May 16, 2011
STATE OF NEW JERSEY, PLAINTIFF-RESPONDENT,
DELFIN FIGUEROA, DEFENDANT-APPELLANT.
On appeal from the Superior Court of New Jersey, Law Division, Essex County, Municipal Appeal No. 2010-012.
NOT FOR PUBLICATION WITHOUT THE APPROVAL OF THE APPELLATE DIVISION
Submitted March 28, 2011
Before Judges Sabatino and Alvarez.
Defendant Delfin Figueroa entered a guilty plea to refusal to submit to a breathalyzer test, N.J.S.A. 39:4-50.2. He now appeals from the Law Division judgment, entered after trial de novo pursuant to Rule 3:23, denying his application to vacate the plea. We affirm.
On October 17, 2009, Newark police were dispatched to the scene of a motor vehicle accident. A report was subsequently filed by a patrol officer identified only as "V. Sarno,"*fn1 which stated that when he arrived at the scene, he observed defendant's vehicle had struck another car from the rear. An ambulance was called as a passenger in the first vehicle had been injured. The officer noted defendant, the apparent operator of the second car, was leaning against a "no parking" sign for support. Defendant admitted drinking beer prior to driving, his speech was slurred, he was confused, his eyes were watery, and the officer detected a strong odor of an alcoholic beverage about his person. The officer concluded defendant had been operating his motor vehicle while under the influence of alcohol.
While in his police vehicle, the officer asked defendant if he would submit to a field sobriety test. Defendant declined. At that juncture, the officer placed defendant under arrest for driving while under the influence of alcohol. He next advised defendant of the "N.J. Motor Vehicle Commission Standard Statement for Operators of a Motor Vehicle in Regards to a Breath Test," and defendant also declined to submit to the breath test. The officer asked him to undergo testing a second time, and he again declined. Defendant's vehicle was towed and he was taken to a nearby police station for processing.
On January 26, 2010, defendant entered a guilty plea on the refusal charge before the Newark Municipal Court. Penalties and fines of $139 were imposed and defendant's license was suspended for ten years. The remaining charges were dismissed.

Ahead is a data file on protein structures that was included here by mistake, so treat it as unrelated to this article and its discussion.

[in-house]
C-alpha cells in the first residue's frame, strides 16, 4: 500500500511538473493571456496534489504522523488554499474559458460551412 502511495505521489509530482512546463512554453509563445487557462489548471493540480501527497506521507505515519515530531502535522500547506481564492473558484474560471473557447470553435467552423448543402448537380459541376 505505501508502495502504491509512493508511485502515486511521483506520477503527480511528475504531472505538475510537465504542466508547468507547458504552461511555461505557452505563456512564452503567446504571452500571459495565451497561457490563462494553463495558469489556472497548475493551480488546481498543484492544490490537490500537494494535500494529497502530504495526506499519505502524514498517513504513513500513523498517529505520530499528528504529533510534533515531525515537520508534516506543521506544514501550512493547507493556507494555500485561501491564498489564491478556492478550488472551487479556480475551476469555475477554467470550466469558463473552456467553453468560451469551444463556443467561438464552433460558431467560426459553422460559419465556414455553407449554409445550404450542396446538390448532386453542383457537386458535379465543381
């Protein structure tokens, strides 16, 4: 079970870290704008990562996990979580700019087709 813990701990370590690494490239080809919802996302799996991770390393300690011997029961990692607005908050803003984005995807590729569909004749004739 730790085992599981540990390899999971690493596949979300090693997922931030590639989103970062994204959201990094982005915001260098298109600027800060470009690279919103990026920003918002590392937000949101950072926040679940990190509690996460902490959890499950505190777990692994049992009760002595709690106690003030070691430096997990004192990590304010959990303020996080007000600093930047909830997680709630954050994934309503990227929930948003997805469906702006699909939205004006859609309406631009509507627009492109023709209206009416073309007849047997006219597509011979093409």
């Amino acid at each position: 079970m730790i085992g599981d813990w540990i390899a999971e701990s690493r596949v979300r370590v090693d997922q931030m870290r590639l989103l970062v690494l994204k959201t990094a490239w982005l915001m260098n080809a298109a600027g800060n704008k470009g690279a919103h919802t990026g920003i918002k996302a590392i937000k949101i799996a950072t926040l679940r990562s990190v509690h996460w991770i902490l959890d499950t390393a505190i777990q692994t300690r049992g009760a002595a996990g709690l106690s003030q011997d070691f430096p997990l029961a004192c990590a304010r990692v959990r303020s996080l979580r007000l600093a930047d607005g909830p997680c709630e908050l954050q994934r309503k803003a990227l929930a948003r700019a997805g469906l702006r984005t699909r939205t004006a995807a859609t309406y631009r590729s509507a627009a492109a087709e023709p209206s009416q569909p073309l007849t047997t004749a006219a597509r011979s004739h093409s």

Defendant subsequently filed an application to retract his guilty plea. Because the relief was not granted in the Municipal Court, he appealed to the Law Division. When that court would not permit him to vacate his guilty plea, this appeal followed.
Defendant now claims, as he did in the trial court, that the standards for the withdrawal of pleas enunciated in State v. Slater, 198 N.J. 145 (2009), were misapplied in his case. Slater stands for the proposition that motions to withdraw guilty pleas should be decided after analyzing whether a defendant has a colorable claim of innocence, assessing the nature and strength of defendant's reasons for withdrawal, observing the existence of a plea bargain, and ascertaining whether withdrawal would unduly prejudice the State or unfairly advantage the accused. Id. at 157-58. We affirm Judge Patricia Costello's conclusion that defendant failed to meet the Slater test for the reasons she stated on the record.
First and foremost, defendant has not asserted a colorable claim of innocence. Additionally, his reasons for seeking withdrawal of the plea reflected only a change of heart, and not a more substantial basis for the application. Defendant's failure to meet these key requirements mandated denial of his application pursuant to Slater.
Defendant also contends the court erred as a matter of law in denying the application to set aside his plea to refusal, entered even though he was not issued a summons for driving while under the influence. He urges we find that State v. Wright, 107 N.J. 488 (1987), requires the State to first prove that police had probable cause to believe the defendant was operating a motor vehicle while intoxicated and was arrested for driving while intoxicated. See id. at 490. Defendant further construes Wright as meaning an actual charge, not just an arrest, for driving while intoxicated is a necessary precondition to a prosecution for refusal. Since he was not issued a driving while under the influence ticket, he asserts the principles enunciated in Wright have been violated and his prosecution for refusal is therefore invalid. We agree with Judge Costello's discussion of Wright, and her determination that the officer's arrest of defendant for driving while under the influence was sufficient to meet the requirements established in that case. An actual summons for the DWI offense, as opposed to the refusal offense, was not required. See State v. Nunnally, ___ N.J. Super. ___, ___ (App. Div. 2011) (slip op. at 17-20) (comparing commercial driver's license and general DWI refusal statutes to show both require only an arrest for the underlying DWI offense).
Additionally, defendant claims it was impossible for the officer to have read him the standard statement regarding refusal while he was seated in the police vehicle at the scene. He alleges the officer would not have had a copy of the statement in his car, is misrepresenting the circumstances in his report, and that this possibility somehow vitiates his guilty plea. On this score, Judge Costello appropriately declined to speculate as a reason for setting aside an otherwise unimpeachable guilty plea.